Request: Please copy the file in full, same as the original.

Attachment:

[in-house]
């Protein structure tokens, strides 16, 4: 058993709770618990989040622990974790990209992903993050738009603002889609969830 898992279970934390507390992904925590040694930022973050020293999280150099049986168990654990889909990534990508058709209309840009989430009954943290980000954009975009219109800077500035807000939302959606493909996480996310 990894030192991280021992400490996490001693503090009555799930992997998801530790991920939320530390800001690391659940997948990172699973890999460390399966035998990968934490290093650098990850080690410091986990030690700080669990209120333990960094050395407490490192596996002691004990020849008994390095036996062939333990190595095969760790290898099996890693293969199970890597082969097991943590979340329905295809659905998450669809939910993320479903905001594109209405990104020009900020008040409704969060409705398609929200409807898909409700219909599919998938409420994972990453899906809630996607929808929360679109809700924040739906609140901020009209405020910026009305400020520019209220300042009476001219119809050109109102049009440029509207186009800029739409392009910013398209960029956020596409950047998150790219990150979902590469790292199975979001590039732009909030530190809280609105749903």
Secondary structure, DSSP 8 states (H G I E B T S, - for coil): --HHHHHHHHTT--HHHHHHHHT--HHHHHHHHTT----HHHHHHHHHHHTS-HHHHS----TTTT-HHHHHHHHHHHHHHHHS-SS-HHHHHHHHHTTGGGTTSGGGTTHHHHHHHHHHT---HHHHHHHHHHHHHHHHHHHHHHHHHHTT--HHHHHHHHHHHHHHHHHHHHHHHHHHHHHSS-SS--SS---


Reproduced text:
[in-house]
């Protein structure tokens, strides 16, 4: 058993709770618990989040622990974790990209992903993050738009603002889609969830 898992279970934390507390992904925590040694930022973050020293999280150099049986168990654990889909990534990508058709209309840009989430009954943290980000954009975009219109800077500035807000939302959606493909996480996310 990894030192991280021992400490996490001693503090009555799930992997998801530790991920939320530390800001690391659940997948990172699973890999460390399966035998990968934490290093650098990850080690410091986990030690700080669990209120333990960094050395407490490192596996002691004990020849008994390095036996062939333990190595095969760790290898099996890693293969199970890597082969097991943590979340329905295809659905998450669809939910993320479903905001594109209405990104020009900020008040409704969060409705398609929200409807898909409700219909599919998938409420994972990453899906809630996607929808929360679109809700924040739906609140901020009209405020910026009305400020520019209220300042009476001219119809050109109102049009440029509207186009800029739409392009910013398209960029956020596409950047998150790219990150979902590469790292199975979001590039732009909030530190809280609105749903």
Secondary structure, DSSP 8 states (H G I E B T S, - for coil): --HHHHHHHHTT--HHHHHHHHT--HHHHHHHHTT----HHHHHHHHHHHTS-HHHHS----TTTT-HHHHHHHHHHHHHHHHS-SS-HHHHHHHHHTTGGGTTSGGGTTHHHHHHHHHHT---HHHHHHHHHHHHHHHHHHHHHHHHHHTT--HHHHHHHHHHHHHHHHHHHHHHHHHHHHHSS-SS--SS---